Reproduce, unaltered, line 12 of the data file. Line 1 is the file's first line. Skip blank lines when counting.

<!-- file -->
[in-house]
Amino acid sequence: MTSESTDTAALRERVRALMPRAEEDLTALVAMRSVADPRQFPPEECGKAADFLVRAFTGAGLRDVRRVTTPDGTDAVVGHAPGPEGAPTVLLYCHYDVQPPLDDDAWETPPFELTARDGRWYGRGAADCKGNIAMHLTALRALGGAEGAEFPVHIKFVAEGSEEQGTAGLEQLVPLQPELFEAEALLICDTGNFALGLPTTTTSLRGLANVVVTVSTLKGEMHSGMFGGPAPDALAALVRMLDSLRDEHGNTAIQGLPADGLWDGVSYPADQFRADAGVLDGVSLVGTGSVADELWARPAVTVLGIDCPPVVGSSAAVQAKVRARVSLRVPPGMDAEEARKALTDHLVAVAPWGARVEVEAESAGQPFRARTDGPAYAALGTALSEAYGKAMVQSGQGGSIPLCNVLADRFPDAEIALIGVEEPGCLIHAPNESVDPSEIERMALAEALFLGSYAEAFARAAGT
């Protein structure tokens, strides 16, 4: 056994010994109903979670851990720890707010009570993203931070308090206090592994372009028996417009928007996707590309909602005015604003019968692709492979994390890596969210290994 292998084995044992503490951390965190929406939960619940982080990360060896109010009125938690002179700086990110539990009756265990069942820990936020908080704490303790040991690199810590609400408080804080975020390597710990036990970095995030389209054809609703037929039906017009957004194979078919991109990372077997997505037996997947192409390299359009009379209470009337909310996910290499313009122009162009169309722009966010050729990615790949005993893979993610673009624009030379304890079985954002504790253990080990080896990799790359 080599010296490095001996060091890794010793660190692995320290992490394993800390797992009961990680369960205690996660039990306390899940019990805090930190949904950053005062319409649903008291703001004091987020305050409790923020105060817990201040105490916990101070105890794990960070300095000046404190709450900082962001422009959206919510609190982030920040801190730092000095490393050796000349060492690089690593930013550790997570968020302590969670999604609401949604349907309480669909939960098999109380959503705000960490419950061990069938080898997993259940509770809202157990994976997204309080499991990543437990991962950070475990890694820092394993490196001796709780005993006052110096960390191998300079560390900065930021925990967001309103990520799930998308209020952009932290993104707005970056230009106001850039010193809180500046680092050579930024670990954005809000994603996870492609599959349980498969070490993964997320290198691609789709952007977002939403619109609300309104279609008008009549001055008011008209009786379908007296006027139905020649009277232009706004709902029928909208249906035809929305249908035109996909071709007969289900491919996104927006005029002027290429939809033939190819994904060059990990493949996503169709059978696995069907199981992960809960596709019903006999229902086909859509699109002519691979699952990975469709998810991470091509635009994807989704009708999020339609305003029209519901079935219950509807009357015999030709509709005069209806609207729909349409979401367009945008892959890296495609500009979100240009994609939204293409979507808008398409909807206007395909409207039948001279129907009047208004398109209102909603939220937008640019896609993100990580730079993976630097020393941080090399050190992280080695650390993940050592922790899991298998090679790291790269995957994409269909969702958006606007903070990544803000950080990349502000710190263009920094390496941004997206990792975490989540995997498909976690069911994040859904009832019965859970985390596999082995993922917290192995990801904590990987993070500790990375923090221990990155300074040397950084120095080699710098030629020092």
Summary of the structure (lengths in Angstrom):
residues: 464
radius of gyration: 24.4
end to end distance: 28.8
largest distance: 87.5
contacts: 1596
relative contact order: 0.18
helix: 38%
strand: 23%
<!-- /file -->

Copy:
strand: 23%